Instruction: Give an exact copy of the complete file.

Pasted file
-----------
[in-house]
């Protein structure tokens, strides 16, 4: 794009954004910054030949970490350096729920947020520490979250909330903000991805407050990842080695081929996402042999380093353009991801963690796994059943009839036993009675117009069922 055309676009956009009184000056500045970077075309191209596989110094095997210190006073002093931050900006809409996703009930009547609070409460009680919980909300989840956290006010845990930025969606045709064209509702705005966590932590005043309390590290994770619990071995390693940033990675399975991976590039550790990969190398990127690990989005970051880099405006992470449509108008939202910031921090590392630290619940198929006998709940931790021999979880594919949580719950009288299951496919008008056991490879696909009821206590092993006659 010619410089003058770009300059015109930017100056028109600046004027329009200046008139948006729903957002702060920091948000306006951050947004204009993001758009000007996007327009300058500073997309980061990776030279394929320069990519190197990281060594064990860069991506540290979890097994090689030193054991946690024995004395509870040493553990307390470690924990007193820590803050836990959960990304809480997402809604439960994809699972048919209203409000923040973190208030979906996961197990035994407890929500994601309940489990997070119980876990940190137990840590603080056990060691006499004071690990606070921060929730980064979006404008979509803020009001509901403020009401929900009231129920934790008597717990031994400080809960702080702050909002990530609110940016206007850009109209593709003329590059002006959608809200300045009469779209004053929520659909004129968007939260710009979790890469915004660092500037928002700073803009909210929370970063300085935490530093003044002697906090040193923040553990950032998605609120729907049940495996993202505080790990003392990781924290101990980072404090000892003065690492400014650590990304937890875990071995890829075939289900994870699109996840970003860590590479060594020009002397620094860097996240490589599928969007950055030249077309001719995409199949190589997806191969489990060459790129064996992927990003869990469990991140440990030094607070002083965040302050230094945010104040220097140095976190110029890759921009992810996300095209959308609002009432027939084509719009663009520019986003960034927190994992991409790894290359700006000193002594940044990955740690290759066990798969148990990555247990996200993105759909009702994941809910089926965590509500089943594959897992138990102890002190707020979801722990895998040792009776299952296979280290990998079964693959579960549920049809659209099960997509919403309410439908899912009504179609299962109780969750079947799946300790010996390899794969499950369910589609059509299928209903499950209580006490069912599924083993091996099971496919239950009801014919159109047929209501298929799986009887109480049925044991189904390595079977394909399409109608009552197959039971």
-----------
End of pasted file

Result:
[in-house]
């Protein structure tokens, strides 16, 4: 794009954004910054030949970490350096729920947020520490979250909330903000991805407050990842080695081929996402042999380093353009991801963690796994059943009839036993009675117009069922 055309676009956009009184000056500045970077075309191209596989110094095997210190006073002093931050900006809409996703009930009547609070409460009680919980909300989840956290006010845990930025969606045709064209509702705005966590932590005043309390590290994770619990071995390693940033990675399975991976590039550790990969190398990127690990989005970051880099405006992470449509108008939202910031921090590392630290619940198929006998709940931790021999979880594919949580719950009288299951496919008008056991490879696909009821206590092993006659 010619410089003058770009300059015109930017100056028109600046004027329009200046008139948006729903957002702060920091948000306006951050947004204009993001758009000007996007327009300058500073997309980061990776030279394929320069990519190197990281060594064990860069991506540290979890097994090689030193054991946690024995004395509870040493553990307390470690924990007193820590803050836990959960990304809480997402809604439960994809699972048919209203409000923040973190208030979906996961197990035994407890929500994601309940489990997070119980876990940190137990840590603080056990060691006499004071690990606070921060929730980064979006404008979509803020009001509901403020009401929900009231129920934790008597717990031994400080809960702080702050909002990530609110940016206007850009109209593709003329590059002006959608809200300045009469779209004053929520659909004129968007939260710009979790890469915004660092500037928002700073803009909210929370970063300085935490530093003044002697906090040193923040553990950032998605609120729907049940495996993202505080790990003392990781924290101990980072404090000892003065690492400014650590990304937890875990071995890829075939289900994870699109996840970003860590590479060594020009002397620094860097996240490589599928969007950055030249077309001719995409199949190589997806191969489990060459790129064996992927990003869990469990991140440990030094607070002083965040302050230094945010104040220097140095976190110029890759921009992810996300095209959308609002009432027939084509719009663009520019986003960034927190994992991409790894290359700006000193002594940044990955740690290759066990798969148990990555247990996200993105759909009702994941809910089926965590509500089943594959897992138990102890002190707020979801722990895998040792009776299952296979280290990998079964693959579960549920049809659209099960997509919403309410439908899912009504179609299962109780969750079947799946300790010996390899794969499950369910589609059509299928209903499950209580006490069912599924083993091996099971496919239950009801014919159109047929209501298929799986009887109480049925044991189904390595079977394909399409109608009552197959039971």